^ "Archived copy" (PDF). Archived from the original (PDF) on 2011-05-19. Retrieved 2011-04-02.  ^ "Central Bureau of Statistics". Cbs.gov.np. Retrieved 2017-07-01.  ^ "Sunuwar.org". Sunuwar.org. Retrieved 2017-07-01.  ^ [1] Archived 2013-09-22 at the Wayback Machine. ^ " Sunuwar
Sunuwar
Samaj Hong Kong". Sunuwarsamajhk.org. 2011-09-23. Retrieved 2017-07-01.  ^ [2] Archived 2013-09-25 at the Wayback Machine. ^ [3] Archived 2013-09-08 at the Wayback Machine. ^ " Sunuwar
Sunuwar
Dress - Home". Facebook. Retrieved 2017-07-01.  ^ "Sunuwar: Sunuwar". Sunuwardurga.blogspot.com. Retrieved 2017-07-01. 

v t e

Ethnic groups in Nepal
Nepal
by by language family

Sino-Tibetan (Trans-Himalayan)

High altitudes

Darchula Bhotiya Lo (Mustang) Bhotiya Sherpa (Bhotia) Hyolmo Jirel Nepalese Central Tibetic

Lhomi (Sing Saapa) Siyar (Chumba) Larke Dolpa, etc.

Central Tibetans Kachee

Burig

Sunuwar
Sunuwar
and Rai Yakthung

South East

Sunuwar Bahing

Central Rai

Khambu Rai

Kulung

Bantawa

Eastern Rai

Lohorung Yakha

Limbu
Limbu
(Yakthung)

Tamangic

Chhantyal Gurung (Tamu)

Manang bas

Tamang

Ghale Lama clan (Tamang)

Thakali Kaike Magar

Magar

Dhut Kham/Pang

Chepang Bhujel Raji–Raute

Raji Raute Rawat

Dura Lepcha (Rong) Dhimal Koch Meche

Indo-Aryan

Eastern Pahari

Khas

Palpa-speakers Jumli-speakers

Miyan

Nepalese Madhesi

Maithil Bhojpuri Rajbansi

Newars

Newar
Newar
community

Over 25 distinct castes, major being Shresthas, Chathariya, Jyapu, Vajracharya, Rajopadhyaya Brahmins, Chitrakar, Khadgi, Manandhar, Dhobi, Pode, Ranjitkar, Mali, etc.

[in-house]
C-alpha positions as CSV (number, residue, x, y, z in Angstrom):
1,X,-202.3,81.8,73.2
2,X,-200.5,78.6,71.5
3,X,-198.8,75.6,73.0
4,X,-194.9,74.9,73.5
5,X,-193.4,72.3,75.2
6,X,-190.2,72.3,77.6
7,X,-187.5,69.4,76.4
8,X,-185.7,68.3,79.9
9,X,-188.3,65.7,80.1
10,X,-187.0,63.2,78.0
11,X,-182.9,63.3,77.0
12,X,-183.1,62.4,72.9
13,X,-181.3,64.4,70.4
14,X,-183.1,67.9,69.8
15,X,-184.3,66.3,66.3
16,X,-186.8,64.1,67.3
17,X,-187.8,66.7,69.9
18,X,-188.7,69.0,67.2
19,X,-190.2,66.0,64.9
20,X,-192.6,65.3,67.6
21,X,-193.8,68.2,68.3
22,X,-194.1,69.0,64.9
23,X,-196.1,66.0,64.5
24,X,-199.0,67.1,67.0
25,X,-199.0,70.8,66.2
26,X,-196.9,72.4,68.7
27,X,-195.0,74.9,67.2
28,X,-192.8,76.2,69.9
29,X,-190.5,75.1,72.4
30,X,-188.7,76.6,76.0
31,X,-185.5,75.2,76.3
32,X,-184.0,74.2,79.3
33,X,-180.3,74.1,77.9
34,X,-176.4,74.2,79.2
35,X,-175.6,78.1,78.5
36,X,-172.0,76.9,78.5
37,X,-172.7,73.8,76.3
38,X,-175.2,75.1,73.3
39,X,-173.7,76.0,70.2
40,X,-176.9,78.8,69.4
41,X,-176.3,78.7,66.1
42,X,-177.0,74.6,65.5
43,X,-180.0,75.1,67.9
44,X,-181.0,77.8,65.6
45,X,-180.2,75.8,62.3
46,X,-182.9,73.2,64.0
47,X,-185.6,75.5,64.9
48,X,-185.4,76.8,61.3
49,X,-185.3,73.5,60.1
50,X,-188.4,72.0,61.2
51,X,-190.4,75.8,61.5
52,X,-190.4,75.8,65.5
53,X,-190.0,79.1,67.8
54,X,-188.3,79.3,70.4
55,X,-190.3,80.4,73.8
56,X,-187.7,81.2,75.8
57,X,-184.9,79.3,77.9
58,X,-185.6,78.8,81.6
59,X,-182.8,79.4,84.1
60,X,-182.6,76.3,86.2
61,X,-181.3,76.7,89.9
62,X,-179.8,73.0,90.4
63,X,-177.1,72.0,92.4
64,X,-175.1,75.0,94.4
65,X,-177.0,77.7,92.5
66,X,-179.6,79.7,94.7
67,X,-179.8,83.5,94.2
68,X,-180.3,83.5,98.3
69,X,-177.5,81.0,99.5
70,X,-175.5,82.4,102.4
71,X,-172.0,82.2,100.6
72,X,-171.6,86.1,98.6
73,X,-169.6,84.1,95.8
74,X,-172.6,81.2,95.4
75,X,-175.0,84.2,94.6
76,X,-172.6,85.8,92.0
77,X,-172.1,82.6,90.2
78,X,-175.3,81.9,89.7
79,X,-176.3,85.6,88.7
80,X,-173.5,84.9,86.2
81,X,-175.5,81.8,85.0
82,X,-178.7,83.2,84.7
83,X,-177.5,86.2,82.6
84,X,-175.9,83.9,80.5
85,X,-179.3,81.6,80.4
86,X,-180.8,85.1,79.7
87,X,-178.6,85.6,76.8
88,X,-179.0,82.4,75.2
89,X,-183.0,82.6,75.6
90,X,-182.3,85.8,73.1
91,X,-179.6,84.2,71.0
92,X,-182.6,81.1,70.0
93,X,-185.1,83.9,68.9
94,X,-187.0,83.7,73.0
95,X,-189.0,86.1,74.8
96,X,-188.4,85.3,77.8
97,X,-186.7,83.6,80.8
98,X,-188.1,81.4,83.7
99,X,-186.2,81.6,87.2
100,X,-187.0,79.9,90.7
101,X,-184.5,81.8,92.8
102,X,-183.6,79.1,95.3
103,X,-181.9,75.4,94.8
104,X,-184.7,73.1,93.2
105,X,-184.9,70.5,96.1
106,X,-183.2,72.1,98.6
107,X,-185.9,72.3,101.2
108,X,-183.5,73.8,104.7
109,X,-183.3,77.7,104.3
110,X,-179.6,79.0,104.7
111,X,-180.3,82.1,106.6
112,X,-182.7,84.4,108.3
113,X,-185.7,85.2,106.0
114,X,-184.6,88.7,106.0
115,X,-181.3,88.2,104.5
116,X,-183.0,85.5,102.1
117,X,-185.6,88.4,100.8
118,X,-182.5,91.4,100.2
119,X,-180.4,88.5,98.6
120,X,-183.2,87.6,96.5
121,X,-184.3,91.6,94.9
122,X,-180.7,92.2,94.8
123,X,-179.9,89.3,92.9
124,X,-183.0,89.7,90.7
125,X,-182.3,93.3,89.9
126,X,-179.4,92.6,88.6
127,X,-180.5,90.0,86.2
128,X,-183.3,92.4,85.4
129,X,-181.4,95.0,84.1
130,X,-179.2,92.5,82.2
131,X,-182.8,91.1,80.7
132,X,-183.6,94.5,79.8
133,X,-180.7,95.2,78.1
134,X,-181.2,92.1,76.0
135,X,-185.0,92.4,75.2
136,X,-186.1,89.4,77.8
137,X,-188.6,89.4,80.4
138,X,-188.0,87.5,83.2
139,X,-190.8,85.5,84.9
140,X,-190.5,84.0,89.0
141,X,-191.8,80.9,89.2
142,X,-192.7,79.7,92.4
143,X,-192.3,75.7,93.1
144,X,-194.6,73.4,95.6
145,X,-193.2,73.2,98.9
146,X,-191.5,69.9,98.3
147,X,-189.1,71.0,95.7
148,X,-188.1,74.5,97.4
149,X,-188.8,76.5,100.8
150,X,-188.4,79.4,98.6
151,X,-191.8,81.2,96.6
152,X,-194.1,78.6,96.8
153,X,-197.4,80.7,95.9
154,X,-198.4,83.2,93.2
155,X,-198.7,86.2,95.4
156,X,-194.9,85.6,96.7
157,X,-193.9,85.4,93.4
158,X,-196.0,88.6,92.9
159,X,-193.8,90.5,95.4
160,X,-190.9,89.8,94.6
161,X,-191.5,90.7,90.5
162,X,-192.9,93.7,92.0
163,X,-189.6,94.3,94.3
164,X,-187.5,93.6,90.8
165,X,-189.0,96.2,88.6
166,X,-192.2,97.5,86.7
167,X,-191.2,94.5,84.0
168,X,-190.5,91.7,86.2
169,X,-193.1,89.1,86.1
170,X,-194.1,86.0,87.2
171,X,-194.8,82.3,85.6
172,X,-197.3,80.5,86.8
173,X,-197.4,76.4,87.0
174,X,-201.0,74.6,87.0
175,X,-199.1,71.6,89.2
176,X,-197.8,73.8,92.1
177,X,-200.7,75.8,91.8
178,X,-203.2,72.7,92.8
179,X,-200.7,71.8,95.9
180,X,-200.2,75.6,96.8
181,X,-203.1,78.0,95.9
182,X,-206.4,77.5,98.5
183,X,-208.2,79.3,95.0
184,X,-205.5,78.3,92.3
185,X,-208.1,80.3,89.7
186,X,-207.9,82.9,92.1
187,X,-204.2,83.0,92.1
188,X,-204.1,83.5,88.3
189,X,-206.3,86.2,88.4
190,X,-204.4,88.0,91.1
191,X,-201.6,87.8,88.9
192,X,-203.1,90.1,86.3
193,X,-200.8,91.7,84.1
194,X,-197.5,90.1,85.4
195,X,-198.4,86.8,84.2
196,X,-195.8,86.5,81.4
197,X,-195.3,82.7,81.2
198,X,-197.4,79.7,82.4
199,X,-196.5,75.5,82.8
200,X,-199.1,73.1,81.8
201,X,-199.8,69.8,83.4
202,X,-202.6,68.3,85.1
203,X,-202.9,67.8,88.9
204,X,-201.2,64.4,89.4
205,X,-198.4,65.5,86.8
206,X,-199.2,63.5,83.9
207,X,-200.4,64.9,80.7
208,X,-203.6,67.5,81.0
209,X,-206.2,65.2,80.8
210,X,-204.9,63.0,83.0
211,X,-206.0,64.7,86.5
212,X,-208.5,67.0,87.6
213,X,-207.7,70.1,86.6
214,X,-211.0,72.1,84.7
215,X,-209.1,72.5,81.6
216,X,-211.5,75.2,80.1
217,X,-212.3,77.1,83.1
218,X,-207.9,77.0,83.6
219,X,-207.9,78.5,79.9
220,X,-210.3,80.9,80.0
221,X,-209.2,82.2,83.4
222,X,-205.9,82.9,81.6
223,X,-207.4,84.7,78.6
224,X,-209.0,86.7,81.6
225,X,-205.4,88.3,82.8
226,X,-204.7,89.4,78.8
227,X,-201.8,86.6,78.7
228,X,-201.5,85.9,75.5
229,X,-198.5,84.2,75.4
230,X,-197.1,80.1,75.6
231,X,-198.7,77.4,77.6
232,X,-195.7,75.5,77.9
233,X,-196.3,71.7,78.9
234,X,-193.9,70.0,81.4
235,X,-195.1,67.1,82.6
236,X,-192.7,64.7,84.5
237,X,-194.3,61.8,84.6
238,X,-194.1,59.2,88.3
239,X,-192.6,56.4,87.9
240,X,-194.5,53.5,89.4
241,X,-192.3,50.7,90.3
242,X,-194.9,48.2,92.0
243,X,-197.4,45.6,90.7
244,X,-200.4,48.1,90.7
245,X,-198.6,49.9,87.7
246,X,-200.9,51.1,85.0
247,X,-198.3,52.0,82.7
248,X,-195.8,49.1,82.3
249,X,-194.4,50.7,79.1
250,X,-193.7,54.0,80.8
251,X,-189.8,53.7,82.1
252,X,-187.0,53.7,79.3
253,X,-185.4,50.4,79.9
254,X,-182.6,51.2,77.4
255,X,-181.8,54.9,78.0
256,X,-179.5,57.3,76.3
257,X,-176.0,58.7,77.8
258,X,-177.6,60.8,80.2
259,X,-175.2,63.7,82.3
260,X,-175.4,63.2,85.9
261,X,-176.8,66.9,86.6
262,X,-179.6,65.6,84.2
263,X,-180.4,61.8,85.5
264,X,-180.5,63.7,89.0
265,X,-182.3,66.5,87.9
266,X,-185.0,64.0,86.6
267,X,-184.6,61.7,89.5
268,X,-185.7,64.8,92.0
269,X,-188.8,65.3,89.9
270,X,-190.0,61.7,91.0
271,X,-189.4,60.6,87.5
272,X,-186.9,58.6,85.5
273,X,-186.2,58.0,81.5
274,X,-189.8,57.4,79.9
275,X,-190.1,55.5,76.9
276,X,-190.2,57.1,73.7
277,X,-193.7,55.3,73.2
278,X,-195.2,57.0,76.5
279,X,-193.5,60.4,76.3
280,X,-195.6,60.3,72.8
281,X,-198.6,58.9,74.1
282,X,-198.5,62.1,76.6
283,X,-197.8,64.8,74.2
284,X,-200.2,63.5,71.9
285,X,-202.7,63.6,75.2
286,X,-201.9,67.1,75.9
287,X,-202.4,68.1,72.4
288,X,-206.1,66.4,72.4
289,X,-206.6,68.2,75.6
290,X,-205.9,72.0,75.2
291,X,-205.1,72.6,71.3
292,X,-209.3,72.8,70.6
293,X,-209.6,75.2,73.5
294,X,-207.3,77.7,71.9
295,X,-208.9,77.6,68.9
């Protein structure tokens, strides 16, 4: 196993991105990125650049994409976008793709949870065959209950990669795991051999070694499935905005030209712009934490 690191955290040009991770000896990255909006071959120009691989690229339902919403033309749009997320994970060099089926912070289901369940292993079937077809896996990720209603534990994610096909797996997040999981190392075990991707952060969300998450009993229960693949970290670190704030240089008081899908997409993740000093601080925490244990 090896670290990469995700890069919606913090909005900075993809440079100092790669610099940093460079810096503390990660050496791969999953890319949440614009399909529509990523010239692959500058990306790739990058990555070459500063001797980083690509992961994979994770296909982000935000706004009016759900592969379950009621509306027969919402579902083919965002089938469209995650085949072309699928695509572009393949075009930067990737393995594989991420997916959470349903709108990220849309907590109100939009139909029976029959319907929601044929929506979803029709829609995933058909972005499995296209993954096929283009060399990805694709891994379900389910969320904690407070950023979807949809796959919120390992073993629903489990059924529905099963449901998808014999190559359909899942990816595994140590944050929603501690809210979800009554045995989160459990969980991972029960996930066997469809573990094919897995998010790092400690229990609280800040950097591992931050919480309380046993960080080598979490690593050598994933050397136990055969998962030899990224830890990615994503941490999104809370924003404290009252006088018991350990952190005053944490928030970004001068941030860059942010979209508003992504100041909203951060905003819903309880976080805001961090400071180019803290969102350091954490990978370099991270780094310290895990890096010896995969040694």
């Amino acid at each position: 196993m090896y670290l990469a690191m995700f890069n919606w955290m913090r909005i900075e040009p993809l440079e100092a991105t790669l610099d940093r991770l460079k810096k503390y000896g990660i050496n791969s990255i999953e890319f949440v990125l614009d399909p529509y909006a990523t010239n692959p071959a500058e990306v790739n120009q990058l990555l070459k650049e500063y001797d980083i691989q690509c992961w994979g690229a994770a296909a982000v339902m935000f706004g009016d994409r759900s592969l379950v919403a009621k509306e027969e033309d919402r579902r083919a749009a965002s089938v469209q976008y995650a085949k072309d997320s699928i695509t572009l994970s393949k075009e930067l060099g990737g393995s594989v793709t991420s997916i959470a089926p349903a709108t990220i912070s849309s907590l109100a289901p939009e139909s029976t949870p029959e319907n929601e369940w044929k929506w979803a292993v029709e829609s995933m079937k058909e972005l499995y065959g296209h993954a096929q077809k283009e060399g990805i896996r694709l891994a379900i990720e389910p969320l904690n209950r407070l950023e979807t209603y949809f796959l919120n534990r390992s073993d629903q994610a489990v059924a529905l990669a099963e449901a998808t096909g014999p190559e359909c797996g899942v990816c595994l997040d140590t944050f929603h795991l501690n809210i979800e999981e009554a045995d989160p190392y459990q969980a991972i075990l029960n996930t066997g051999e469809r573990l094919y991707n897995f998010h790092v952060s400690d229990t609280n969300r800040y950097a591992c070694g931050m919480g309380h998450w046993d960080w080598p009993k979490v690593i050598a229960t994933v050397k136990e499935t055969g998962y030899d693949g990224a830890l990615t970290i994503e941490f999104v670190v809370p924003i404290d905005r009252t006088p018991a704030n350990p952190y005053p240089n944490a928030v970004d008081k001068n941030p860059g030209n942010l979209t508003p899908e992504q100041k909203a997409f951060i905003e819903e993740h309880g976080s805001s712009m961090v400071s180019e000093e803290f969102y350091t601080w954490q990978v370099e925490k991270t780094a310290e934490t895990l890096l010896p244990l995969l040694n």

Newar
Newar
Muslim

Indian Madhesi

Indian Maithil Bihari

Bhojpuri Bajjika etc.

Awadhi other Madhesi

H U

Kumauni Kashmiris Kumhali Kushbadiya (Guhari)

Indo-Aryan of a distinct origin

Danuar Rai Bote Kuswaric Majhi Darai Tharu Hill Khadiya/Bankariya Rajbansi Kisan of Oraon Sadri Kushbadiya (Guhari)

Other peoples (M, D, i) of Indus-Ganga

Kusunda Munda Satar Dudh and Dhelki Khadiya/Bankariya Jangad/Dhangad/Uraun

Kisan

Immigrants

Korean Filipino Russian

Other basis

By Caste

Kshetri Rajopadhyaya Bahun Shresthas Jyapu Vajracharya Pulami Kami Damai/Dholi Thakuri Sarki Unspecified Dalit Kalwar Dhobi Mali Gaine/Gandarbha

By geography

Mountain people (Buddhist/Animism) Hill people (Eastern Paharis and Newars, Hindu/Buddhist) Kirati
Kirati
(East, mostly Mundhum/Buddhist) Terai
Terai
(Madhesi, Tharu, Danuwar and Dhimal) (Lowland) Western Nepal
Nepal
( Hindu
Hindu
dominant) Nepali Muslim (South)

By law

Janajati

Madheshi Janajati

Misc

Adivasi Simantakrit

About one third of Madhesi people
Madhesi people
are of Indian ancestry while the other two thir

.